School board members in turn asked Superintendent Kevin Skelly to clarify current course offerings after the students and parents angrily testified against what they called the "math letter," a statement signed by Palo Alto High School's math department in May.
In the letter, department head Radu Toma and his colleagues had argued against raising Palo Alto's graduation requirements to meet UC/CSU entrance criteria because doing so would "either stop a significant number of students from graduating or, alternatively, force us to drastically lower standards in our courses as too many other schools have done."
Toma indicated that Paly's "regular lane" Algebra 2 class exceeds "basic benchmarks." Easing those standards so that they meet but do not exceed UC/CSU entrance requirements would hurt the school district's reputation, he wrote.
In emotional testimony at Tuesday night's school board meeting, students and parents criticized the letter as "arrogant, elitist and paternalistic," reflecting a math and science program at Palo Alto's two high schools that caters to high achievers while failing to offer a basic path to college for many students.
They called for the district to ensure the availability of at least one lane of high school math and science offerings that meet, but do not exceed, the UC/CSU requirements.
"This letter is offensive on so many levels I don't have time to explain," parent Kim Bomar said.
"For Mr. Toma to say (certain students) cannot be expected to pass is a total abrogation of the duty to teach."
About 20 percent of Paly's and Gunn's Class of 2011, including a disproportionate number of black and Latino students, graduated without fulfilling the entrance requirement for CSU and UC, the so-called "A-G requirements."
While it's possible to graduate without meeting the four-year-college-prep curriculum, Palo Alto has struggled to boost the percentage of its graduates who meet the UC/CSU entrance requirements. The concern was identified as a priority in the district's 2008 strategic plan, and the board set a goal of having 85 percent of its graduates meet the criteria by 2012.
Skelly in May recommended that the school board boost Palo Alto's graduation requirements to align with the UC/CSU entrance criteria as one way of raising expectations for all students. That idea has been endorsed by a variety of interest groups, including the Student Equity Action Network, the Network of Parents of Students of Color and the group We Can Do Better Palo Alto, which has pushed for measures to reduce academic stress.
But the Board of Education reacted cautiously to Skelly's May proposal, expressing worries about unintended consequences for struggling students, including many in special education.
At the time, Skelly said he would bring the issue back to the board after researching why some students are not fulfilling A-G. He returned with an analysis in October.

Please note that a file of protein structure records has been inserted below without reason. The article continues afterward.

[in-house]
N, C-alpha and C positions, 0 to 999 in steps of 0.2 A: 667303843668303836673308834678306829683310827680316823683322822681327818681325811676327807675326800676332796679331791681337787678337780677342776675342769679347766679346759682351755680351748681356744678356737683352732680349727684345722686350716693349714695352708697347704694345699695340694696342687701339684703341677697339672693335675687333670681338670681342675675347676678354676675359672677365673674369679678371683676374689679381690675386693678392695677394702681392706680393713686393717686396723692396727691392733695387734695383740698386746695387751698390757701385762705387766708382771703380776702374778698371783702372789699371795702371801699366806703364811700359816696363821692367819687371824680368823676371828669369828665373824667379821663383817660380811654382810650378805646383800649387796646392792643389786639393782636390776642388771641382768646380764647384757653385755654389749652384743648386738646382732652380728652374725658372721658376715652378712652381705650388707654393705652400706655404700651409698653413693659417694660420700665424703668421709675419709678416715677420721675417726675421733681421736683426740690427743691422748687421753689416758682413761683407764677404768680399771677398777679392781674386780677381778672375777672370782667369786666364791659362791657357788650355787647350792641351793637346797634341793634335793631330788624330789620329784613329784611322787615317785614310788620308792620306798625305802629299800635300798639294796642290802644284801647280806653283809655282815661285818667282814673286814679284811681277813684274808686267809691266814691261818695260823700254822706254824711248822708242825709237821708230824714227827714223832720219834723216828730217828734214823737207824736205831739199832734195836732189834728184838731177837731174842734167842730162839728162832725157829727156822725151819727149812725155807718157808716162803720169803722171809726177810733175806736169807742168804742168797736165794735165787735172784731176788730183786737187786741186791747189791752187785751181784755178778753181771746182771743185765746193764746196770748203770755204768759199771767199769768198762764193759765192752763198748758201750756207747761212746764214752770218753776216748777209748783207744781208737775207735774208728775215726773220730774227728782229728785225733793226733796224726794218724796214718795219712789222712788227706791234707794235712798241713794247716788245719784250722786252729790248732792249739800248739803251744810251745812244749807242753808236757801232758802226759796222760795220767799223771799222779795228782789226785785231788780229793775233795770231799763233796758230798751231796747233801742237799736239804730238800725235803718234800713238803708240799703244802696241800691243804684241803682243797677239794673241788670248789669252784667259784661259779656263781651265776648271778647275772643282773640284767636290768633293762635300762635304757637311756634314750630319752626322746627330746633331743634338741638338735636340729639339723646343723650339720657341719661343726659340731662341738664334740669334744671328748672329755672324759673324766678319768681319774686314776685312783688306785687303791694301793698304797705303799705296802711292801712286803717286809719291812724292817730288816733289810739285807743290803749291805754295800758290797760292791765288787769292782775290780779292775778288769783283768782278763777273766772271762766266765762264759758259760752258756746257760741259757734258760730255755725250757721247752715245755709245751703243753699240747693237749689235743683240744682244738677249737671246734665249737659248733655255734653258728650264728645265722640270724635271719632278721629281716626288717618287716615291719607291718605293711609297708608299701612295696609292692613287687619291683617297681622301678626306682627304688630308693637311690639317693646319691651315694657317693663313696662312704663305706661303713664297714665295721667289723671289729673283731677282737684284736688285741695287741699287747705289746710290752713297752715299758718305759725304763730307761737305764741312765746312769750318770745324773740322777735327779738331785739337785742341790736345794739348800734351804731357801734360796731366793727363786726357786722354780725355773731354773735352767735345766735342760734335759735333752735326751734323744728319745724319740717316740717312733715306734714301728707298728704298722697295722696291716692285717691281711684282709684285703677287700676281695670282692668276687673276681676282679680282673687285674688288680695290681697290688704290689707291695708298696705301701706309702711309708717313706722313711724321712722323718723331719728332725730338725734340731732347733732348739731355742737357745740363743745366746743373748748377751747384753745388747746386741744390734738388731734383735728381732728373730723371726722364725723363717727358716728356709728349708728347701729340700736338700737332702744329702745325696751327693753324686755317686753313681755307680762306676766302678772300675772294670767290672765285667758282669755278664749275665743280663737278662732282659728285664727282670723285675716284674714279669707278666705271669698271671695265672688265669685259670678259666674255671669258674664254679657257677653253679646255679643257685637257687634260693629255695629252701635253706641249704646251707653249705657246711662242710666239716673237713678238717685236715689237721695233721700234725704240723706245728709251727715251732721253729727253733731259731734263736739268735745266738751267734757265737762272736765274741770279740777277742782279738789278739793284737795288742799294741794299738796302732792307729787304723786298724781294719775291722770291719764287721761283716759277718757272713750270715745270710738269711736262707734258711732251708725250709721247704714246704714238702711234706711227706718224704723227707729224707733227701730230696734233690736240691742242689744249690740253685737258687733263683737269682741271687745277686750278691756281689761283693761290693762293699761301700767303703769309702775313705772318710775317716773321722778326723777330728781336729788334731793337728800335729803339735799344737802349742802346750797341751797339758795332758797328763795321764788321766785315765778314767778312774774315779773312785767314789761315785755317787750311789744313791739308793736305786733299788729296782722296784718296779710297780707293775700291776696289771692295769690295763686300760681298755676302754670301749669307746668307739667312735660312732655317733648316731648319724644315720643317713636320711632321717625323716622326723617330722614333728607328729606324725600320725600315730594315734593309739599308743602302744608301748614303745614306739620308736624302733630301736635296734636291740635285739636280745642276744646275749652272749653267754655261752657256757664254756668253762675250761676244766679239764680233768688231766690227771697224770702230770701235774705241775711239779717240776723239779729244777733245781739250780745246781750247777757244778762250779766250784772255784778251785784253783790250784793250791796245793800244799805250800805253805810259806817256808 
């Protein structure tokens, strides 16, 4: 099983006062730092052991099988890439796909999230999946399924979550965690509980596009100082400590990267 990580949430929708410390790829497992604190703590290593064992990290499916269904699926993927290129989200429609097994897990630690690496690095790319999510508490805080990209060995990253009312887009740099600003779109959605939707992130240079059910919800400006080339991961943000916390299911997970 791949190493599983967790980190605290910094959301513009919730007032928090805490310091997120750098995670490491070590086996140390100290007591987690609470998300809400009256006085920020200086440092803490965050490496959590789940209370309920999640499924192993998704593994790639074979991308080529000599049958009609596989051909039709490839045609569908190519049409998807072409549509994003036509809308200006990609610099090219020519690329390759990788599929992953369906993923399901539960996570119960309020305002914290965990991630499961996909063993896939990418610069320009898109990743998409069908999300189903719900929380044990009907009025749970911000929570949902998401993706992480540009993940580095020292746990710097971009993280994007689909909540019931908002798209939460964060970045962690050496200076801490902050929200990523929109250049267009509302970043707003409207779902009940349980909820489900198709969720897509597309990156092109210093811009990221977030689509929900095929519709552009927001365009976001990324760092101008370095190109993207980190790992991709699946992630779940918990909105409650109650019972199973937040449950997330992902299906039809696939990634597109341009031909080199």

At Tuesday's board meeting, students and parents criticized the tone of the math letter as "unacceptable in every possible way" while renewing their request that Palo Alto align its graduation standards with UC/CSU entrance criteria.
Lucas Brooks, an African-American senior at Paly and member of the Student Equity Action Network, said he's fortunate to have "two MIT graduates, constant access to the Internet, and the time and money to hire a tutor.
"But unfortunately, most of my minority and economically disadvantaged friends as well as many others cannot say the same," Brooks said.
"Unfortunately, they go home and struggle to teach themselves material designed for students like me. This doesn't mean there's a problem with their brains, just their school.
"It doesn't make sense to me to design even the middle lane classes so that students in them need to learn much more than they'll need to achieve their collegiate dreams," Brooks said.
He also urged the board to reform graduation requirements to comply with UC/CSU entrance criteria.
Parent Wynn Hausser, a member of We Can Do Better Palo Alto, said he was "flabbergasted to read the letter from the Paly math department that indicates these teachers are more concerned with reputation and awards than doing their jobs as educators — that is to educate all their students to the best of their ability.
"I do not think, or at least I hope, that this letter does not represent the viewpoint of the majority of Palo Alto teachers. But the elitist attitudes expressed in the letter should be repudiated in the strongest possible terms," Hausser said.
Skelly apologized to the parents, saying he took responsibility for overlooking Toma's comments in the context of the A-G debate in May.
"I should have gone back to the math department and worked on that issue," he said Tuesday.
"I think the math department regrets the contents of that letter and wish they'd expressed concerns about the psychic implications for students more articulately and more sensitively.
"While folks may not trust the math department on this, I do. They're people of good will who want to see kids be successful."
Skelly said he will bring the A-G matter back to the board but wants assurance that staff members will have a safe environment to express their views.
"We're not proud of the results we have (on A-G attainment) to date and I take those as personal failures," he said. "I think others do as well, including the math department."
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